Technology was supposed to simplify the world. Media is supposed to explain it. In many ways both have made it more complex.
CHARLOTTE, N.C., April 25, 2016 – Uber is catching heat again. This time it’s not from cab companies or disgruntled drivers. Rather, it concerns blind people and guide dogs. As we have come to know so well these days, this UK story is more about what it doesn’t say than what it does.
The online version of Britain’s Daily Mail reports that 23-year-old Jade Sharp has begun a campaign against Uber drivers who deny her transportation because she is blind and has a guide dog. In her one-woman crusade, she was recently successful in winning a conviction against Mohamed Mohamoud, a 51-year-old Muslim Uber driver who was zapped with a $2,200 fine for his refusal to driver Sharp and her guide dog.
Four of eight cases are pending, but the other three have also resulted in guilty verdicts.
Whether the Daily Mail conveniently left that fact out of their story or whether it is just another example of political correctness to quell establishment fears of Islamophobia is a matter of conjecture. What it does show is that it is increasingly more difficult to obtain the facts of any news story in our contemporary world.
Robert Spencer of Jihad Watch cites several examples in Islamic writings where dogs are mentioned in a negative manner.
Once Gabriel promised the Prophet (that he would visit him, but Gabriel did not come) and later on he said, “We, angels, do not enter a house which contains a picture or a dog.” — Sahih Bukhari 4.54.50
According to the transcript of the case, Sharp and her dog, Brodie, hired an Uber driver in South London at approximately 9:30 p.m. Sharp, who was born blind, called her driver to inform him that she would be traveling with her guide dog.
It should be noted that for all of Uber’s so-called “advanced technologies,” there are numerous glitches in its app that do not take into consideration simple everyday alerts for rider or drivers. In this instance the only way Sharp could notify her driver was by phone:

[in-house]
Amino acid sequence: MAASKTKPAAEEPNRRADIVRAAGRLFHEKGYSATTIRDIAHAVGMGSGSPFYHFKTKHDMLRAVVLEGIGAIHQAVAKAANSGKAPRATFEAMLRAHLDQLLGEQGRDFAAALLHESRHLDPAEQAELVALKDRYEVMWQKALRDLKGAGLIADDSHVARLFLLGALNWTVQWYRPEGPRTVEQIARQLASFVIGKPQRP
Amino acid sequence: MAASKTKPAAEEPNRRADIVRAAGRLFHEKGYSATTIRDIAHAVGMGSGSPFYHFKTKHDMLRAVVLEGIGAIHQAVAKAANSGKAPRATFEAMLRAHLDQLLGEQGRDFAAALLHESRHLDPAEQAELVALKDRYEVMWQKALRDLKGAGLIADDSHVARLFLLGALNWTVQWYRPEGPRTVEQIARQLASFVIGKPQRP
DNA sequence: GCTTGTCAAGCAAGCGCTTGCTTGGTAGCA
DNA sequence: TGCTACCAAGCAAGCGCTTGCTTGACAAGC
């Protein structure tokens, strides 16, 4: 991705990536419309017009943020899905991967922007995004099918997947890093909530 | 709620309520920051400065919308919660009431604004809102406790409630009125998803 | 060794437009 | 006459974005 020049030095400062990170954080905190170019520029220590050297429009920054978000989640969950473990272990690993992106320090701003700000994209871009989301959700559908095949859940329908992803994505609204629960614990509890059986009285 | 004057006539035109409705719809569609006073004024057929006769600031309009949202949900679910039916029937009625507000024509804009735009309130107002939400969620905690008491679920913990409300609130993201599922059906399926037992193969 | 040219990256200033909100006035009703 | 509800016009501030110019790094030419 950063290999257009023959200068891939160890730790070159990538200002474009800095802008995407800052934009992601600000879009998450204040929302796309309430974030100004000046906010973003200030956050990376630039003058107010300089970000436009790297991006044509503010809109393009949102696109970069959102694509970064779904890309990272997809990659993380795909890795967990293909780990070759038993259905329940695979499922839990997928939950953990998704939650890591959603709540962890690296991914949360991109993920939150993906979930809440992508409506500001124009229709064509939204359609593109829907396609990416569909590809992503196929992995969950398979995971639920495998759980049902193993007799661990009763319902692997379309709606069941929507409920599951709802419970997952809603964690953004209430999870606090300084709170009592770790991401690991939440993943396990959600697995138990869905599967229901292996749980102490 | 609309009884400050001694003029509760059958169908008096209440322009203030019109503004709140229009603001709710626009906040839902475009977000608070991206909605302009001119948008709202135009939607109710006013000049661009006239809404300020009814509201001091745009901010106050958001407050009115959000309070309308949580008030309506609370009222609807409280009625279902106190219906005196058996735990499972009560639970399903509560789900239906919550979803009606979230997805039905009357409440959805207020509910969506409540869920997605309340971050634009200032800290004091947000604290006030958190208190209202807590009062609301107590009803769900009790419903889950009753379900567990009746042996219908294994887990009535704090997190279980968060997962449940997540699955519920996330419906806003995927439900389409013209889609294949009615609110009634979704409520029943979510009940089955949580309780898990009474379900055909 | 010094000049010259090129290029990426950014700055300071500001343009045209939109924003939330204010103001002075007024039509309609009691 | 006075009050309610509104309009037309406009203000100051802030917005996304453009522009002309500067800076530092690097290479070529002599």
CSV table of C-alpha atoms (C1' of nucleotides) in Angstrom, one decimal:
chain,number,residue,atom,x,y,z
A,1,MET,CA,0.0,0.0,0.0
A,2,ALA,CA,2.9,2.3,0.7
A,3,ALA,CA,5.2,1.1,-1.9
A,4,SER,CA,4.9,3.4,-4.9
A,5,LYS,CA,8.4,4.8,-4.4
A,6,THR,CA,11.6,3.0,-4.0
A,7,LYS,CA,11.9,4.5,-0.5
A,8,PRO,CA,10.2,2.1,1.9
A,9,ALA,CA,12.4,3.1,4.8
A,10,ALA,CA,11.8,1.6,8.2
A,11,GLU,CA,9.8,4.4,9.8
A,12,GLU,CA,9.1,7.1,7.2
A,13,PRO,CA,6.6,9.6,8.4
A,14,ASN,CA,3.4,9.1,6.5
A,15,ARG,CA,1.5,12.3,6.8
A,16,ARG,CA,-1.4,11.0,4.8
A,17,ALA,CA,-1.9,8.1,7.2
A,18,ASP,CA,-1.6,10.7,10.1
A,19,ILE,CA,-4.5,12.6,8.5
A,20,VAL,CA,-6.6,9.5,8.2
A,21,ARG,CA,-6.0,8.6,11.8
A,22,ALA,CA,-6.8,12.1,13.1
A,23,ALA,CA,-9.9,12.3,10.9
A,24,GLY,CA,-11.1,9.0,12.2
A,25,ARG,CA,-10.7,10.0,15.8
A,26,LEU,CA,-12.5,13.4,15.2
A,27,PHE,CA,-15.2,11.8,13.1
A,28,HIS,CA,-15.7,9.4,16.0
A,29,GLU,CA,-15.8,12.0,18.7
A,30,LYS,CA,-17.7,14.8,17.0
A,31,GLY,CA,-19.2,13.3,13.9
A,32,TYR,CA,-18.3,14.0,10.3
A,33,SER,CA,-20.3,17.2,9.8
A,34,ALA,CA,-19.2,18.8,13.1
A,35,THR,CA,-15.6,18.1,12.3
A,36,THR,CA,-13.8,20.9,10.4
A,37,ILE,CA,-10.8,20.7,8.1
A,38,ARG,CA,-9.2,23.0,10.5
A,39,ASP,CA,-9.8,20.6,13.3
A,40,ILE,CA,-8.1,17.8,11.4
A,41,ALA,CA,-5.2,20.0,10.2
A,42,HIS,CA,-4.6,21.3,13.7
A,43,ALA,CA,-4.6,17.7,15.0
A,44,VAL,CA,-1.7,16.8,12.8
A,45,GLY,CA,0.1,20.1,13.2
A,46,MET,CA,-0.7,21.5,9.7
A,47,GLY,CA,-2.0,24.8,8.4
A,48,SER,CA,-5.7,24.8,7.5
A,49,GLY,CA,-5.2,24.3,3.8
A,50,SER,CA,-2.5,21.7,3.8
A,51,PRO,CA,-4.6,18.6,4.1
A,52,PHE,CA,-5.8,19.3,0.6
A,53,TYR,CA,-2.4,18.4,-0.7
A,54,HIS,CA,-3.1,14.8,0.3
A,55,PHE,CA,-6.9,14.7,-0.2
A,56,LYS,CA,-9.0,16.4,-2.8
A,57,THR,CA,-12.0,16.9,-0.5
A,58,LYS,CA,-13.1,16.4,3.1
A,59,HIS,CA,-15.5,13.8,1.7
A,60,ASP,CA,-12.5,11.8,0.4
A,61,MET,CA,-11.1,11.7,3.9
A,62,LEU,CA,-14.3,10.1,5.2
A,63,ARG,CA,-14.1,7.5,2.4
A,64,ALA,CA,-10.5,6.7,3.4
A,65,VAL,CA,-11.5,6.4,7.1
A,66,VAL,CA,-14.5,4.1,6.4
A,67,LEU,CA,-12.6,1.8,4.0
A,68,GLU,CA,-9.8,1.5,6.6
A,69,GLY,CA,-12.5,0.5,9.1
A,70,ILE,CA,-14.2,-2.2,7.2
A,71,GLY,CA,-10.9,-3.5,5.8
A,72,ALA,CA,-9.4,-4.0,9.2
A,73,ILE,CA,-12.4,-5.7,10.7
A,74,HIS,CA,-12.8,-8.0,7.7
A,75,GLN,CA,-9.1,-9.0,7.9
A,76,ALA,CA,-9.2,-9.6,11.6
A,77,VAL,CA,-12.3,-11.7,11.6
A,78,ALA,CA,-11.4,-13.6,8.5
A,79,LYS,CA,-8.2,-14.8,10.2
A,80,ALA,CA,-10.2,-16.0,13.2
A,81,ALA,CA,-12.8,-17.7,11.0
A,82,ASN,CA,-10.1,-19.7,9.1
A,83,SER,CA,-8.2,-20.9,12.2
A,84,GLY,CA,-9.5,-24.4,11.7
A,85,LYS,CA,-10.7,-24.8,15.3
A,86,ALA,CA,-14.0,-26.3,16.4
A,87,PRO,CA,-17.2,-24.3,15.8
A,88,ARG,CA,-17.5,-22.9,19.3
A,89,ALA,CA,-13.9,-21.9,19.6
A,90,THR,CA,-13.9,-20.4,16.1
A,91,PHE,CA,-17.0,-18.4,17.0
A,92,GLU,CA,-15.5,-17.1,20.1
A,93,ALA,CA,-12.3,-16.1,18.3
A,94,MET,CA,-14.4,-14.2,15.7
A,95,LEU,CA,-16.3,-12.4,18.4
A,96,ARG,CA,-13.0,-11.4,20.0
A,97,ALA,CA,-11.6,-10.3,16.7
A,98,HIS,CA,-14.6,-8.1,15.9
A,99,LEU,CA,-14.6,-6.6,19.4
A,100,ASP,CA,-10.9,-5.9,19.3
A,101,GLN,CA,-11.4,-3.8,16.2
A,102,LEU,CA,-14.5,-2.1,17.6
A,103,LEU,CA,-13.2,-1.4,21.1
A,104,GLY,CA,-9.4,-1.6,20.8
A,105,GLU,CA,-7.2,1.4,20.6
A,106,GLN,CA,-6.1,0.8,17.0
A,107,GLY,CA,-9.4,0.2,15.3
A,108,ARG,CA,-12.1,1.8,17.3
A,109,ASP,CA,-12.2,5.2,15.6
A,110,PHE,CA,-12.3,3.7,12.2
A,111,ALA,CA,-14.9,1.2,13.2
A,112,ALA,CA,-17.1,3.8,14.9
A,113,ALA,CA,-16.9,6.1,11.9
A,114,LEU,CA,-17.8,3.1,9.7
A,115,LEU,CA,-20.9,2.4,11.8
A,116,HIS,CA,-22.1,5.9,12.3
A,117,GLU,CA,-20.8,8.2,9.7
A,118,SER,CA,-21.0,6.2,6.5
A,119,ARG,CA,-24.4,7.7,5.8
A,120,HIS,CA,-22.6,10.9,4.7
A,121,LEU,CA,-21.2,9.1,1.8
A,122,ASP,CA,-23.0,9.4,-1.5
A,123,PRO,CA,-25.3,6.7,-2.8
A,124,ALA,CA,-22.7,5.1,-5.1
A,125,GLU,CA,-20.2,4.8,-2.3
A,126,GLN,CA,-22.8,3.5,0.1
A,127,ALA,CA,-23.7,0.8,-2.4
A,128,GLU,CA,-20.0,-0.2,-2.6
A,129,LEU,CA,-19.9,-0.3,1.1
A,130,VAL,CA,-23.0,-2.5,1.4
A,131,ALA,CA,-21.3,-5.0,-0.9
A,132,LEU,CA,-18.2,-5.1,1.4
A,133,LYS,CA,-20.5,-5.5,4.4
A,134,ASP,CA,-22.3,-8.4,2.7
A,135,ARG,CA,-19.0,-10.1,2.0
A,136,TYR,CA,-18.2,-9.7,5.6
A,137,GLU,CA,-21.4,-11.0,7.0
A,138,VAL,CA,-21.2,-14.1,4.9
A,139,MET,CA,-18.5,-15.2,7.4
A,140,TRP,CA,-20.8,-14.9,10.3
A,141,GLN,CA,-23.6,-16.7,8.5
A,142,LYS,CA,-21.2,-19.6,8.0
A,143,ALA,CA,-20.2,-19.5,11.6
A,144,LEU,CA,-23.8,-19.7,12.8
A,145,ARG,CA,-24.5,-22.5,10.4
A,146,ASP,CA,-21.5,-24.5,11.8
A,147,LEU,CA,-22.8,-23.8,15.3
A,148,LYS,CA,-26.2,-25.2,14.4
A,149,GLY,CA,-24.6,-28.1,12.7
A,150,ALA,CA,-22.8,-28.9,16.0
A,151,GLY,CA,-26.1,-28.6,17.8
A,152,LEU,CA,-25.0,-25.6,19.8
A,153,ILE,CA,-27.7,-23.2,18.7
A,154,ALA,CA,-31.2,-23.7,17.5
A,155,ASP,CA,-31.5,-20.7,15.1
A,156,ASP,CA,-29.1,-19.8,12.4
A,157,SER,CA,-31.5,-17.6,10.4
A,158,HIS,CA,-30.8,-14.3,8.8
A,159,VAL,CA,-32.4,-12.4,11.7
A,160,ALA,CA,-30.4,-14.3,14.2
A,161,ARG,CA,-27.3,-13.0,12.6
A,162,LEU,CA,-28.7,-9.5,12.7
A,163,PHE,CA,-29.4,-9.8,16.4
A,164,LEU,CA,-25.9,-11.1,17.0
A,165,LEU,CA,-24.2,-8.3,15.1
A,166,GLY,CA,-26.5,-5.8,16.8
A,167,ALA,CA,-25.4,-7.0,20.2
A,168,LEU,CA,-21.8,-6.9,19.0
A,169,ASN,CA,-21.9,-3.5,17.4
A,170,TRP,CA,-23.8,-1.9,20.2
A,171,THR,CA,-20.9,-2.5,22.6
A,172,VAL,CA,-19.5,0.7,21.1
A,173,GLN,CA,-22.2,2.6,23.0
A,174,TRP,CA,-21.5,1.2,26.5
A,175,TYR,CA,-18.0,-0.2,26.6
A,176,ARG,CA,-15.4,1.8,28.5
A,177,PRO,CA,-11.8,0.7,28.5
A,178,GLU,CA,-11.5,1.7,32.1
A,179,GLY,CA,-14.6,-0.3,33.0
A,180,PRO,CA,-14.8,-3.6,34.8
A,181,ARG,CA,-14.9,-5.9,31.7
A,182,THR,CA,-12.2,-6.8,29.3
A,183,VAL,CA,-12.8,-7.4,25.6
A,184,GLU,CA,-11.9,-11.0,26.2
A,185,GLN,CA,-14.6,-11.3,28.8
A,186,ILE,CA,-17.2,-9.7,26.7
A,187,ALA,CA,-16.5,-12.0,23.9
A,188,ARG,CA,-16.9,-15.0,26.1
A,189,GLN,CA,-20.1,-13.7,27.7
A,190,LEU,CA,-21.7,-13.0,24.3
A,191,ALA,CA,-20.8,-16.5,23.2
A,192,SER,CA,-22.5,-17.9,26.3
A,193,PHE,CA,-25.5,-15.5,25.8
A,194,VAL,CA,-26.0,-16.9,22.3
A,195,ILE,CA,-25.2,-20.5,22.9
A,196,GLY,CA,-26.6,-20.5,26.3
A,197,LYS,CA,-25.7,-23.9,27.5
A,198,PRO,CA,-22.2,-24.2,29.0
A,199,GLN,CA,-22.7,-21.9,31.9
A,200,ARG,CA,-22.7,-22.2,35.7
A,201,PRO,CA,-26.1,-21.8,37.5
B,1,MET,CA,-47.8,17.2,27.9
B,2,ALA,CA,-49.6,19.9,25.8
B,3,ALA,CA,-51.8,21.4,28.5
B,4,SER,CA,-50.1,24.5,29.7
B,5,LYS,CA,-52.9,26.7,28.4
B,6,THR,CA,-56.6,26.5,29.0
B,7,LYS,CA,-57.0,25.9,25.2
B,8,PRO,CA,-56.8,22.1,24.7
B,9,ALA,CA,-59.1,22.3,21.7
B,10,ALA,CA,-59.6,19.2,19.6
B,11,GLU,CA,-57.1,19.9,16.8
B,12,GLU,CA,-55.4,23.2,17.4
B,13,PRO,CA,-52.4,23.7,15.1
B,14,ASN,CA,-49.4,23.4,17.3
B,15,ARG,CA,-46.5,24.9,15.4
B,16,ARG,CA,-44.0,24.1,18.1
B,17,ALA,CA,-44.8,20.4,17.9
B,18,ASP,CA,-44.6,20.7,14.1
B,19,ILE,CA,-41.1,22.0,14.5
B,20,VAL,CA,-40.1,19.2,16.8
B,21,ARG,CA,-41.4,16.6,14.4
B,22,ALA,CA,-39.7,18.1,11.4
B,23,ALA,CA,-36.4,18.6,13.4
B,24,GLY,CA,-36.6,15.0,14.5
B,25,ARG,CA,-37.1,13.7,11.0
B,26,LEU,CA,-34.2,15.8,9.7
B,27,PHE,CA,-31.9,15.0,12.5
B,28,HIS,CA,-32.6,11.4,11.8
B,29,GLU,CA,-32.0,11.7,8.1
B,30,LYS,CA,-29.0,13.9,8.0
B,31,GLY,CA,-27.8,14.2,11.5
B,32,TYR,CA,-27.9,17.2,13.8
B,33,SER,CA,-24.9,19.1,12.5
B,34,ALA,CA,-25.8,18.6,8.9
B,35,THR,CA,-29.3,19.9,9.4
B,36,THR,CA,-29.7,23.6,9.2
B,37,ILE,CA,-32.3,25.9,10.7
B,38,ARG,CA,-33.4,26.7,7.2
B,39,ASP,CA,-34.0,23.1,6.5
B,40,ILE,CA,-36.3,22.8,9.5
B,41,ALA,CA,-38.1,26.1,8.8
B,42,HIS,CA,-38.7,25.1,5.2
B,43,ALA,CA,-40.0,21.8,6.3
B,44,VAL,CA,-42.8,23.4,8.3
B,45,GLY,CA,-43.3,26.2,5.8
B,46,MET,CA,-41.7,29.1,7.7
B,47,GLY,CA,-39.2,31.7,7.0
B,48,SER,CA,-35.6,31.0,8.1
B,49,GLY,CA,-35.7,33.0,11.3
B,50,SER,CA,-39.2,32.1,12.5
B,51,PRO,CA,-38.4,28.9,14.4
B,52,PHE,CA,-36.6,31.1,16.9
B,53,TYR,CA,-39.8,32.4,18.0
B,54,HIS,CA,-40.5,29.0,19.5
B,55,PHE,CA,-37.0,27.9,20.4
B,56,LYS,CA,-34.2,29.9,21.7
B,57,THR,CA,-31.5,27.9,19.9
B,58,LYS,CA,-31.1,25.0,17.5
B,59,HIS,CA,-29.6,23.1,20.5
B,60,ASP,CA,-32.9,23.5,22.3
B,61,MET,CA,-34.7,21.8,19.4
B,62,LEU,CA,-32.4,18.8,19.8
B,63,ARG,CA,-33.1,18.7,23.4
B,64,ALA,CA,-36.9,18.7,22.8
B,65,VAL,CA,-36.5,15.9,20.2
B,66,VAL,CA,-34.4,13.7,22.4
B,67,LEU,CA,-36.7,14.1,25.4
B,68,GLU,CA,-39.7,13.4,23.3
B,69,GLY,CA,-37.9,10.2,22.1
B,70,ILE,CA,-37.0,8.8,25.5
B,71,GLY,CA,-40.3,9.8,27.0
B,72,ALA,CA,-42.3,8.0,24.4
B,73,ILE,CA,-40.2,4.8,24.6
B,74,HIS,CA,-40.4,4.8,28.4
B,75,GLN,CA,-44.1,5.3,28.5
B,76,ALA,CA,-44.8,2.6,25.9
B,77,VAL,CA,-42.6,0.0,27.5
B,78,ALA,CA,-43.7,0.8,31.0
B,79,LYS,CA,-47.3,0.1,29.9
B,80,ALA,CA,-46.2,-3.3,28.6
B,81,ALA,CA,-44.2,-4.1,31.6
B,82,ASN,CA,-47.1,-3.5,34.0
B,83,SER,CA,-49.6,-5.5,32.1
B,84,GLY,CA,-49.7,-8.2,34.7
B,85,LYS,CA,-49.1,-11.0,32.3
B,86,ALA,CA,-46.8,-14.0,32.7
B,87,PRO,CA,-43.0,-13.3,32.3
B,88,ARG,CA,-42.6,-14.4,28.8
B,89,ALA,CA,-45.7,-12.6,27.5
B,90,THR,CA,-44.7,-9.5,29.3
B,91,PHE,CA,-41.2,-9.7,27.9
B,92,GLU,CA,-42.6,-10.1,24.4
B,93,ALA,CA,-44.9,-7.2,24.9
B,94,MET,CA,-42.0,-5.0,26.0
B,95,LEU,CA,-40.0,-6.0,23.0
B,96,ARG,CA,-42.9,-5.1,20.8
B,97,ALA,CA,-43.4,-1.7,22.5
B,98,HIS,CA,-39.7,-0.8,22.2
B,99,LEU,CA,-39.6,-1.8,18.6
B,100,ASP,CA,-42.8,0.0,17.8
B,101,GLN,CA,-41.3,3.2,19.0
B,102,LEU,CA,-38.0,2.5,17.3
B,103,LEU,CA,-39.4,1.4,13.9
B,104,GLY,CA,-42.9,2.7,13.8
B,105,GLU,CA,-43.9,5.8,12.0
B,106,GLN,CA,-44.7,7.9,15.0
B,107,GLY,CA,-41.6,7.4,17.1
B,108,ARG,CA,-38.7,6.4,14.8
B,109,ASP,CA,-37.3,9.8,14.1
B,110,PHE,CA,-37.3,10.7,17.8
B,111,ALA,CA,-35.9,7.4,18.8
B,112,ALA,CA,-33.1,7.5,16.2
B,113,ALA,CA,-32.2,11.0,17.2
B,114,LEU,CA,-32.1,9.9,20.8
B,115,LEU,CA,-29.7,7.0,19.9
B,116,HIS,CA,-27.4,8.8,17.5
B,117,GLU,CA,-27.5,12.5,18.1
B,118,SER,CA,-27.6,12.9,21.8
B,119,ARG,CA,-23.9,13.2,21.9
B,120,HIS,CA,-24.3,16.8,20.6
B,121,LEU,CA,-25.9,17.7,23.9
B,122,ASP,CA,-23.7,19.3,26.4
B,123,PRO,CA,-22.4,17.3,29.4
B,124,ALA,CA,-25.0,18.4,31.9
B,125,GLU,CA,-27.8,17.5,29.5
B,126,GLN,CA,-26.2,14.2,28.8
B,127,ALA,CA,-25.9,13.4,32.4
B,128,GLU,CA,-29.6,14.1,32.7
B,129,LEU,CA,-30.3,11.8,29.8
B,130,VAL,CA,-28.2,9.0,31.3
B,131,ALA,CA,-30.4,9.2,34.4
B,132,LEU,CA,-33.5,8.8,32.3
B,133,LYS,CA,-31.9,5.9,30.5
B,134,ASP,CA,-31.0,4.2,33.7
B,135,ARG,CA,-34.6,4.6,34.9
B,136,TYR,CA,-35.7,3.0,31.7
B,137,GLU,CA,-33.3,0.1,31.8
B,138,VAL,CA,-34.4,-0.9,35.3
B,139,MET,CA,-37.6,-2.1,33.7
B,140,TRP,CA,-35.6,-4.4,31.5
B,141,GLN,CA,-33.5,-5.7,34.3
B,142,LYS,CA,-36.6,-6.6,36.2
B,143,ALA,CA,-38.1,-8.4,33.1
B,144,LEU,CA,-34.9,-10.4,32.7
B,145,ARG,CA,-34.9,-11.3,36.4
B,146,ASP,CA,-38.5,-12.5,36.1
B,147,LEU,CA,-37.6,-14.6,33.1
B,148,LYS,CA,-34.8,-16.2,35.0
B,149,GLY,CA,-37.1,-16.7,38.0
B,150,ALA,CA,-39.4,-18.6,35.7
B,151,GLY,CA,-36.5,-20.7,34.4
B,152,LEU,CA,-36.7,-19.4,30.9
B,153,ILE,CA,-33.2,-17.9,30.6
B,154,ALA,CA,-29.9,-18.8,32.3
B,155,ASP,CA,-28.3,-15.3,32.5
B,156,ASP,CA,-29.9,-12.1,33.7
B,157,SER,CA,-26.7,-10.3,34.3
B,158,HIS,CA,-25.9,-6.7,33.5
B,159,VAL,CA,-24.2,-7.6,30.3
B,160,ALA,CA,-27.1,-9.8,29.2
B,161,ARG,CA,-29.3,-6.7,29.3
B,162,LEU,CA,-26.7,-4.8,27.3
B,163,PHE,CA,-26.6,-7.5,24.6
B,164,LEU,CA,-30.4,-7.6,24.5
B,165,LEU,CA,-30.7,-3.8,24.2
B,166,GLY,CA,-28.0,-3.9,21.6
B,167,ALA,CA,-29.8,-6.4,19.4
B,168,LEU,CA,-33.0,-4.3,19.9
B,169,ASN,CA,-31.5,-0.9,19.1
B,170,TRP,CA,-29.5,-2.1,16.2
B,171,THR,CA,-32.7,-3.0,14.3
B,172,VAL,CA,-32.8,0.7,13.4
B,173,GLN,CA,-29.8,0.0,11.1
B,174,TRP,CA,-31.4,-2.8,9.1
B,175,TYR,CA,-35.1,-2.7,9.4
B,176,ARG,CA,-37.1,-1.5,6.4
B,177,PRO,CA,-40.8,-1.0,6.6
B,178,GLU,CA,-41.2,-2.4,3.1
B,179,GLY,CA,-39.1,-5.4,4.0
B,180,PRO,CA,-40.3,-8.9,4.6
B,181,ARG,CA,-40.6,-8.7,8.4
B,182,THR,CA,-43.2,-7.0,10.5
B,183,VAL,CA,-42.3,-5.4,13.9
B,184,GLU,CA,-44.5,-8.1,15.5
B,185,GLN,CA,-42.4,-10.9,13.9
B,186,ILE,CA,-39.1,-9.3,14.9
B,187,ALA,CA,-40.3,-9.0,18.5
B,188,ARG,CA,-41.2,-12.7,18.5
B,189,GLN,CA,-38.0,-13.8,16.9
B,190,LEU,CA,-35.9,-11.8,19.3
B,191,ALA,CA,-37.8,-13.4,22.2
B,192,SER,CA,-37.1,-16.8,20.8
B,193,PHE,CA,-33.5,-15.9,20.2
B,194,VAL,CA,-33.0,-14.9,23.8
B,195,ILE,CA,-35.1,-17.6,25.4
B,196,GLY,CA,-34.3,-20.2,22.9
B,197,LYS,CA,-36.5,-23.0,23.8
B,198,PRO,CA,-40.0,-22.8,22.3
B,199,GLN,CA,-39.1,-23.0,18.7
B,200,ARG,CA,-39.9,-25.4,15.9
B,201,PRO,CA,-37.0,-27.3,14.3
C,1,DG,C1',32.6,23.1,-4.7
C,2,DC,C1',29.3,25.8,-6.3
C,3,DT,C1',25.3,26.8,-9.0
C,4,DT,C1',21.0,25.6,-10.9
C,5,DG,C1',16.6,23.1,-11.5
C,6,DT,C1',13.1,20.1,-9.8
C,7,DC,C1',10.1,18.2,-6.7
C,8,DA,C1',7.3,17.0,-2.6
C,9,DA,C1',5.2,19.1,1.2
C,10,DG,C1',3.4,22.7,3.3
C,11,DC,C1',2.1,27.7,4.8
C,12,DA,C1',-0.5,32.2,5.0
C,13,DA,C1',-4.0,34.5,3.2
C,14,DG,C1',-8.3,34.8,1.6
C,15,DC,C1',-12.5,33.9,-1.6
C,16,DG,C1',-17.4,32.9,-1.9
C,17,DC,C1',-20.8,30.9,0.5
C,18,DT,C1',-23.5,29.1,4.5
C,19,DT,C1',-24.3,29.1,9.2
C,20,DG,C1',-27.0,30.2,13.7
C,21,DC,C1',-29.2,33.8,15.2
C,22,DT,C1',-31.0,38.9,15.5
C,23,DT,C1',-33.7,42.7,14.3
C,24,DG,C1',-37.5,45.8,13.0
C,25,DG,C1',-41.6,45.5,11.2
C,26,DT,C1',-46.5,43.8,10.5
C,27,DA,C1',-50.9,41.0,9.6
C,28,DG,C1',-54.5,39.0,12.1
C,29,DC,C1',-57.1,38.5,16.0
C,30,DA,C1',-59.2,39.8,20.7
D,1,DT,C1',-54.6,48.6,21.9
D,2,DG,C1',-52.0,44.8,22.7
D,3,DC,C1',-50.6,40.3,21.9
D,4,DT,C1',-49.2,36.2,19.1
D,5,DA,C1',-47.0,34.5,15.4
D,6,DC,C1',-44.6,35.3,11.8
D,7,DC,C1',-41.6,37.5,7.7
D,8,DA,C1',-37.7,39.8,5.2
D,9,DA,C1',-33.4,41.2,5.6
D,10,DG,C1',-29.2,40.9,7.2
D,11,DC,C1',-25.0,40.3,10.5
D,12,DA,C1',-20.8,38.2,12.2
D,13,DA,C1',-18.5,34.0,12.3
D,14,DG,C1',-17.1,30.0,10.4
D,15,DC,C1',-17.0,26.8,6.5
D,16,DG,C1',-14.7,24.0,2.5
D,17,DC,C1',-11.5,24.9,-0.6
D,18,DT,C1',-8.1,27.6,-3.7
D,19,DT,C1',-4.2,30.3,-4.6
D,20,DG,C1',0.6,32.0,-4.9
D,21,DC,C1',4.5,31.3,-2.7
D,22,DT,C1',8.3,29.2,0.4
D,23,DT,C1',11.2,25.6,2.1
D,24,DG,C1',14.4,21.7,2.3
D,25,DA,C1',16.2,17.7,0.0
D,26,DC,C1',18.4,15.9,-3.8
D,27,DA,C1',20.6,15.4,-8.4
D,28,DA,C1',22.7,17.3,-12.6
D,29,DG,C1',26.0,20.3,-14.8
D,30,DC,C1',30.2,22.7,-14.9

She told Mohamoud: “I have got a guide dog travelling with me.”
He said: “I don’t take pets.”
And she replied: “He is not a pet, he is a working dog. He is my eyes.”
She then threatened to report him to Uber, to which he replied: “Fine, report me to Uber.”
Sharp told the court: “About 10 seconds later I got a notification on my phone that the trip had been cancelled by the driver.”
He claimed he did not understand Brodie was a guide dog and refused pets on the grounds it would set off his allergies.
Like so many aspects of the world in which we live today, Uber bases the bulk of its operational techniques on theoretical hypotheses rather than real-world, common sense solutions. Frequently the two concepts clash because Uber thrives in a contemporary technological world where Uber believes that computers are the answer to every problem.
District Judge Jeremy Coleman, who ruled on the case, said, “I listened to the defendant with care but I don’t believe what he said to me.”
In virtually every ride, an Uber driver undertakes there is some aspect, no matter how small, that makes that individual ride unique. Uber’s philosophy is that all rides and riders are the same and therefore there are no extenuating circumstances. Thus everything can be resolved by the touch of a fingertip on an app.
For example, Uber does not take into consideration traffic, construction, accidents, unmarked or confusing destination markings, accurate travel times and it certainly cannot determine the mood of a rider simply by looking at an icon on a cell phone.
Certain things can, indeed, be improved by technology, but common sense should always take precedence, and the Daily Mail has a journalistic obligation to tell the complete story.
Bob Taylor has been traveling the world for more than 30 years as a writer and award-winning television producer focusing on international events, people and cultures around the globe.
Taylor is founder of the Magellan Travel Club (www.MagellanTravelClub.com)
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